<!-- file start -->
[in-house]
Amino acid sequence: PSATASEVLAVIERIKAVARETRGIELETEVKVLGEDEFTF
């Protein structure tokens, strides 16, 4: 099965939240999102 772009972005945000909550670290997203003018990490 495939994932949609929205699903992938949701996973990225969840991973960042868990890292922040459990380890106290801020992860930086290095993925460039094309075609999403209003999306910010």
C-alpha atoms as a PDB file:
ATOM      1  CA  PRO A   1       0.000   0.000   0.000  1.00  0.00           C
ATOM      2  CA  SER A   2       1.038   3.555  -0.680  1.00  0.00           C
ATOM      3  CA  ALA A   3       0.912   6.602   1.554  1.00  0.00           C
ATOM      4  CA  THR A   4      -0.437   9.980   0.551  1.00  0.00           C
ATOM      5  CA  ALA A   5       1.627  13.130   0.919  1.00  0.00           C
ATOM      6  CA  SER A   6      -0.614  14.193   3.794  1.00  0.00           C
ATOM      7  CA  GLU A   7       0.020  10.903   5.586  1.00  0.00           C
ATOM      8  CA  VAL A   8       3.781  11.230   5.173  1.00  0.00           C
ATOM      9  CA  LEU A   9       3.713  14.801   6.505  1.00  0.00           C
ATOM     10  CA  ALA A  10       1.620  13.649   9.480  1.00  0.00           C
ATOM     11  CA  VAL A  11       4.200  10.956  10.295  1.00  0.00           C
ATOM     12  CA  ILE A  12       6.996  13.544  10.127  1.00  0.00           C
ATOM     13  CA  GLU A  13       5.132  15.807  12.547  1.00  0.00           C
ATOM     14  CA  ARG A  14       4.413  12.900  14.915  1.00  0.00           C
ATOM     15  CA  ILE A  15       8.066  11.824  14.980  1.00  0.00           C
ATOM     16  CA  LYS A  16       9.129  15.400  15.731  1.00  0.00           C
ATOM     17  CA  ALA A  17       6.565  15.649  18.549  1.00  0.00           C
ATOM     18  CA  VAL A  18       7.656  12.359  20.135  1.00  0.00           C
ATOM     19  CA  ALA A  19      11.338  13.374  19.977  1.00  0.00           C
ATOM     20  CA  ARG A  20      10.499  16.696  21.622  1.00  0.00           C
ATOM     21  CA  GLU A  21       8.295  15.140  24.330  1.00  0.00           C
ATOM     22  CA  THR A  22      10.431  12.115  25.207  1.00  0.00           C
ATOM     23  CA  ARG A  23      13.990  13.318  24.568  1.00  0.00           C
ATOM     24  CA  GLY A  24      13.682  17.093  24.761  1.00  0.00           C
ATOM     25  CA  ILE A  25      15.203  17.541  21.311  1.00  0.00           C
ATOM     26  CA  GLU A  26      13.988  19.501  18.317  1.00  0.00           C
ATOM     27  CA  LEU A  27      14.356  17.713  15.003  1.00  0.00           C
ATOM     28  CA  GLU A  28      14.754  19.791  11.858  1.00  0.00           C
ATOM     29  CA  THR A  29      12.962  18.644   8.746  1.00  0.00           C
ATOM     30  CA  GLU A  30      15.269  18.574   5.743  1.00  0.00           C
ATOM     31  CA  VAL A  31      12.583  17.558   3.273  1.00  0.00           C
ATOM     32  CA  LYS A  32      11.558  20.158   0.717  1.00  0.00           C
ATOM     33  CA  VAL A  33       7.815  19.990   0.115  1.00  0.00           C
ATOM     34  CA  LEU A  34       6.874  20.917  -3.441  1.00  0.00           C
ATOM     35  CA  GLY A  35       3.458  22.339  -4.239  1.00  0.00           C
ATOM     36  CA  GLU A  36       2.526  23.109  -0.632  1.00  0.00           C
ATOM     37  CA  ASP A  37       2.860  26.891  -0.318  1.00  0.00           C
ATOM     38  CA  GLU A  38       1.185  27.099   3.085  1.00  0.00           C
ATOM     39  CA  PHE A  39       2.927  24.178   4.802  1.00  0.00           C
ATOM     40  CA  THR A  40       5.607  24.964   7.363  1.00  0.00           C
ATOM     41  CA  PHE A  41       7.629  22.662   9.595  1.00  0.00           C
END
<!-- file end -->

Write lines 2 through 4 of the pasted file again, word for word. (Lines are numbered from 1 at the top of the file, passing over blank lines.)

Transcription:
Amino acid sequence: PSATASEVLAVIERIKAVARETRGIELETEVKVLGEDEFTF
């Protein structure tokens, strides 16, 4: 099965939240999102 772009972005945000909550670290997203003018990490 495939994932949609929205699903992938949701996973990225969840991973960042868990890292922040459990380890106290801020992860930086290095993925460039094309075609999403209003999306910010």
C-alpha atoms as a PDB file: